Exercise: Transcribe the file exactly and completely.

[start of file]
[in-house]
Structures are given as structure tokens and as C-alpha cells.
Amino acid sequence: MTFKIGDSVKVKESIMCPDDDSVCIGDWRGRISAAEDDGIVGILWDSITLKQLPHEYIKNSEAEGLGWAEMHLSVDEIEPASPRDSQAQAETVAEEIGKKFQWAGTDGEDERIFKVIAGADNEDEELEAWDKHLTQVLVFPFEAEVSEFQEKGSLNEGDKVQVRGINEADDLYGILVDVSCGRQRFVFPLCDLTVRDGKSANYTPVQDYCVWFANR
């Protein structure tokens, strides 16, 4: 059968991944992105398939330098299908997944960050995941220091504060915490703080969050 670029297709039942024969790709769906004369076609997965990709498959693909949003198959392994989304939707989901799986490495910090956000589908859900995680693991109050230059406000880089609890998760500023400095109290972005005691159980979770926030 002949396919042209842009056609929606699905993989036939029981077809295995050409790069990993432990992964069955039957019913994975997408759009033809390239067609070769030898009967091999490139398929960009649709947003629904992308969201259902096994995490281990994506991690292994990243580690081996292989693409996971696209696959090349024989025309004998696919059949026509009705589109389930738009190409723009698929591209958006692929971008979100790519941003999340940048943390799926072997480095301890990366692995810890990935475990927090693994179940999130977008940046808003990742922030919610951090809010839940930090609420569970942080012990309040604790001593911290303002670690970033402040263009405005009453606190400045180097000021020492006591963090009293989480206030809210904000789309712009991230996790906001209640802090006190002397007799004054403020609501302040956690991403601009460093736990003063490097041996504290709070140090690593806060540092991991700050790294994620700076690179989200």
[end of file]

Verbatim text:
[in-house]
Structures are given as structure tokens and as C-alpha cells.
Amino acid sequence: MTFKIGDSVKVKESIMCPDDDSVCIGDWRGRISAAEDDGIVGILWDSITLKQLPHEYIKNSEAEGLGWAEMHLSVDEIEPASPRDSQAQAETVAEEIGKKFQWAGTDGEDERIFKVIAGADNEDEELEAWDKHLTQVLVFPFEAEVSEFQEKGSLNEGDKVQVRGINEADDLYGILVDVSCGRQRFVFPLCDLTVRDGKSANYTPVQDYCVWFANR
């Protein structure tokens, strides 16, 4: 059968991944992105398939330098299908997944960050995941220091504060915490703080969050 670029297709039942024969790709769906004369076609997965990709498959693909949003198959392994989304939707989901799986490495910090956000589908859900995680693991109050230059406000880089609890998760500023400095109290972005005691159980979770926030 002949396919042209842009056609929606699905993989036939029981077809295995050409790069990993432990992964069955039957019913994975997408759009033809390239067609070769030898009967091999490139398929960009649709947003629904992308969201259902096994995490281990994506991690292994990243580690081996292989693409996971696209696959090349024989025309004998696919059949026509009705589109389930738009190409723009698929591209958006692929971008979100790519941003999340940048943390799926072997480095301890990366692995810890990935475990927090693994179940999130977008940046808003990742922030919610951090809010839940930090609420569970942080012990309040604790001593911290303002670690970033402040263009405005009453606190400045180097000021020492006591963090009293989480206030809210904000789309712009991230996790906001209640802090006190002397007799004054403020609501302040956690991403601009460093736990003063490097041996504290709070140090690593806060540092991991700050790294994620700076690179989200």